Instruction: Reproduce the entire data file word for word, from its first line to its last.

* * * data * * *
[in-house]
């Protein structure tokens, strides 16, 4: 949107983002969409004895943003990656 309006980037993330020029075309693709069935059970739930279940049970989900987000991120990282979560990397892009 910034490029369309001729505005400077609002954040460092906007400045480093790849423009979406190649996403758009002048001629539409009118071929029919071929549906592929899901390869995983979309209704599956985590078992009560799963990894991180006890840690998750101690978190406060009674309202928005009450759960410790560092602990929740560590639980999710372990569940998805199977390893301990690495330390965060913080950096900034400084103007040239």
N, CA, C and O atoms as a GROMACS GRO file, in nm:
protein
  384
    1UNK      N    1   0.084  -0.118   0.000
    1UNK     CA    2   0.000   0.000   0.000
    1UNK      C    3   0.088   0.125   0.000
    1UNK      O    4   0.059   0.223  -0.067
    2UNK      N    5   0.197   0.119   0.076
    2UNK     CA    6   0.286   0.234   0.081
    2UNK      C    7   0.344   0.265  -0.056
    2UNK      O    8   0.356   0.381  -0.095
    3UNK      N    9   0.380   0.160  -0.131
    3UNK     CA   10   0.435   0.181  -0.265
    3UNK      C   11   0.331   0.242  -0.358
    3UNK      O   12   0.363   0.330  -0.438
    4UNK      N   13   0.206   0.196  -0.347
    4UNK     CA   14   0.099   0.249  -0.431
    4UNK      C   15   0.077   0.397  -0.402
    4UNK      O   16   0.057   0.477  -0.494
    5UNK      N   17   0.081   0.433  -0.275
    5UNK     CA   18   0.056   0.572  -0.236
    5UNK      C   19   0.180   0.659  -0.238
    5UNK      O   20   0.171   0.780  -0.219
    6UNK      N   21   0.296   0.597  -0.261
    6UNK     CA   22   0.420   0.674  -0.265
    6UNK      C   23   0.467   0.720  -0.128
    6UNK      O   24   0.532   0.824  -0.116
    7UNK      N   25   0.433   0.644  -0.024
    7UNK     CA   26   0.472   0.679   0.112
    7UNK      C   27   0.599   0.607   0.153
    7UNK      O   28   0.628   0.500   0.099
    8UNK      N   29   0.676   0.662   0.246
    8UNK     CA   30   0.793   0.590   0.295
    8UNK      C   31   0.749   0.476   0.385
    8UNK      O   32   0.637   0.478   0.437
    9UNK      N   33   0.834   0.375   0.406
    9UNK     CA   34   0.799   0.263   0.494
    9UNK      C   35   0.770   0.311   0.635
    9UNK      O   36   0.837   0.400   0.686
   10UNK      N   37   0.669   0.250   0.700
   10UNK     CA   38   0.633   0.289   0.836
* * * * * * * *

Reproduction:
[in-house]
């Protein structure tokens, strides 16, 4: 949107983002969409004895943003990656 309006980037993330020029075309693709069935059970739930279940049970989900987000991120990282979560990397892009 910034490029369309001729505005400077609002954040460092906007400045480093790849423009979406190649996403758009002048001629539409009118071929029919071929549906592929899901390869995983979309209704599956985590078992009560799963990894991180006890840690998750101690978190406060009674309202928005009450759960410790560092602990929740560590639980999710372990569940998805199977390893301990690495330390965060913080950096900034400084103007040239």
N, CA, C and O atoms as a GROMACS GRO file, in nm:
protein
  384
    1UNK      N    1   0.084  -0.118   0.000
    1UNK     CA    2   0.000   0.000   0.000
    1UNK      C    3   0.088   0.125   0.000
    1UNK      O    4   0.059   0.223  -0.067
    2UNK      N    5   0.197   0.119   0.076
    2UNK     CA    6   0.286   0.234   0.081
    2UNK      C    7   0.344   0.265  -0.056
    2UNK      O    8   0.356   0.381  -0.095
    3UNK      N    9   0.380   0.160  -0.131
    3UNK     CA   10   0.435   0.181  -0.265
    3UNK      C   11   0.331   0.242  -0.358
    3UNK      O   12   0.363   0.330  -0.438
    4UNK      N   13   0.206   0.196  -0.347
    4UNK     CA   14   0.099   0.249  -0.431
    4UNK      C   15   0.077   0.397  -0.402
    4UNK      O   16   0.057   0.477  -0.494
    5UNK      N   17   0.081   0.433  -0.275
    5UNK     CA   18   0.056   0.572  -0.236
    5UNK      C   19   0.180   0.659  -0.238
    5UNK      O   20   0.171   0.780  -0.219
    6UNK      N   21   0.296   0.597  -0.261
    6UNK     CA   22   0.420   0.674  -0.265
    6UNK      C   23   0.467   0.720  -0.128
    6UNK      O   24   0.532   0.824  -0.116
    7UNK      N   25   0.433   0.644  -0.024
    7UNK     CA   26   0.472   0.679   0.112
    7UNK      C   27   0.599   0.607   0.153
    7UNK      O   28   0.628   0.500   0.099
    8UNK      N   29   0.676   0.662   0.246
    8UNK     CA   30   0.793   0.590   0.295
    8UNK      C   31   0.749   0.476   0.385
    8UNK      O   32   0.637   0.478   0.437
    9UNK      N   33   0.834   0.375   0.406
    9UNK     CA   34   0.799   0.263   0.494
    9UNK      C   35   0.770   0.311   0.635
    9UNK      O   36   0.837   0.400   0.686
   10UNK      N   37   0.669   0.250   0.700
   10UNK     CA   38   0.633   0.289   0.836